Medical research at the Humboldt University is also excellently represented, for example by the collection of the institute of anatomy and the Museum of Pathology and Anatomy at the Charité, founded in 1899 by Rudolf Virchow. There are also several smaller collections such as an anthropological collection, the Robert-Koch-Museum, a collection of forensic medicine, wax models, historical instruments in the department of physiology, skulls and articulators in the area of dentistry, the lost museum of hygiene, and several collections of veterinary medicine, including a forge museum with unique holdings of historical horseshoes.
The collections in the humanities are also highly varied, although they fall far short of the sheer volume of the scientific collections. The University library has some special collections of particular significance. These include the portrait collection, with about 2,200 artistic and photographic portraits of Berlin scholars, the scientific library of Jakob and Wilhelm Grimm and the archive of the Sunday literary society "Tunnel over the Spree", which for a long time had Theodor Fontane as its secretary. Another outstanding feature is the collection of handwritten college notebooks with notes taken by students.
The tradition of the university is presented in the former so-called scholar's gallery, which was in the main hall of the university. Since 1836, it displayed busts of deceased professors who had made special contributions. These busts are today placed throughout the different departments. There are also four various archaeological collections: the collection of antiques, excavations from Mussawarat es Sufra in Sudan, a prehistoric collection, and the lost collection of a Museum of Christianity.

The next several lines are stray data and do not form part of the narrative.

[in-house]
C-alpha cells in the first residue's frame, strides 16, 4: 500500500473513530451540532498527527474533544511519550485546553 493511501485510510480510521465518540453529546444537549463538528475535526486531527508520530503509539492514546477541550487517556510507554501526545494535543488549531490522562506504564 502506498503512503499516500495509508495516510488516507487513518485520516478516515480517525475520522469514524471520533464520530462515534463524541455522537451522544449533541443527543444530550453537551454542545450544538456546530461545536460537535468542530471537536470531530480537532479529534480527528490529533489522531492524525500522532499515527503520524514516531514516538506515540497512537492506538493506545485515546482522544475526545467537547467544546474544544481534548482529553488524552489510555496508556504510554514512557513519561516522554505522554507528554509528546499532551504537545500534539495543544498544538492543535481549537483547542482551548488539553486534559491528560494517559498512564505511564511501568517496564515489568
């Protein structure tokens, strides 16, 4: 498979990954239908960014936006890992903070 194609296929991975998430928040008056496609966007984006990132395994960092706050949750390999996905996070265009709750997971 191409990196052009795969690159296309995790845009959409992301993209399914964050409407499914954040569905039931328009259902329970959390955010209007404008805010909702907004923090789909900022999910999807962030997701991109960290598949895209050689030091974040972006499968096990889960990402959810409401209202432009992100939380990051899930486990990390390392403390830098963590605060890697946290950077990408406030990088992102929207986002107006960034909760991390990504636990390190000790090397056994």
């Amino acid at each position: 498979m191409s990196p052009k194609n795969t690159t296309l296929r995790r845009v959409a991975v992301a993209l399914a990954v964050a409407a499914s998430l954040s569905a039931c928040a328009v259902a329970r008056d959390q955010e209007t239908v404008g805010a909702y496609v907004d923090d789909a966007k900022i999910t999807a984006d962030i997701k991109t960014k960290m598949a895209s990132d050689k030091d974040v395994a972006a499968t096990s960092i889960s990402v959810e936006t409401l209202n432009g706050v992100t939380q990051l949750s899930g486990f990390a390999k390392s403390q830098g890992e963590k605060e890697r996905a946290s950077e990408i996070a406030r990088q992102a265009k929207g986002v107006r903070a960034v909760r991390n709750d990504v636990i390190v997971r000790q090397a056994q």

The sound archive contains 7,000 shellac records, including about 4,500 early recordings comprising a substantial number of languages and dialects and voice recordings of famous personalities of German history such as Max Planck and the Emperor Wilhelm II.
These examples show that the collections present almost every field of knowledge and significant development in the history of science and the university in the 19th century. This short listing of collections also indicates both the enormous potential as well as the challenge that the ownership of these treasures has implied for the university.
An important incentive for the project was at the beginning of 1998 the Volkswagen Foundation Grant of 867,100 German Marks for a first inventory. Intended was not a conventional inventory of single items but rather an inventory of descriptions of the objects with a special view towards the points of contact between the several spheres. With this interdisciplinary goal in mind an image and sound database was developed, which is to be used by the laymen and the specialist, and which brings the heterogeneous collections together in a digital museum and reflects the historical, personal and institutional background of the objects.
Also in 1998 a lecture series was initiated with various speakers introducing individual collections to a broader audience. For the first time the different curators and conservators were invited to a common forum dedicated to the treasure-troves. This was a good chance to publicize the collections both inside and outside the university, to make the collections better known and to develop a network of people interested in supporting the project.
Due to these intensive public relations efforts, the media began to notice the project and several local and national reports followed. The growing interest was beneficiary to the collections: some department heads paid more attention to the respective collections and some scientists in charge of a specific collection were encouraged to ask for the securing and conservation of the objects.
When in 1998 our project group was invited to take part in the national millennium show in Berlin, the idea was conceived to exhibit selected objects from the different spheres. This was not realized. Instead we looked for funding for our own exhibition. In the spring of 2000, the Berlin Lottery Foundation granted 4.5 million German Marks, and, supported by a large number of colleagues from the whole university, we started implementing our concept.
The opening of the exhibition "Theatre of Nature and Art. Treasure-troves of Knowledge" took place on December 9, 2000 Ð eight month after the bestowal of the grant. The exhibition concept was based on the legacy of Gottfried Wilhelm Leibniz. This founder of the Prussian Academy of Sciences felt that scientific and fine arts exhibits should be displayed side by side to highlight these corner stones of culture. He wanted to create a "theatrum naturae et artis", in which the objects weren't simply assigned systematic places, but were rather made to act as an organic associative complex and to address all human senses.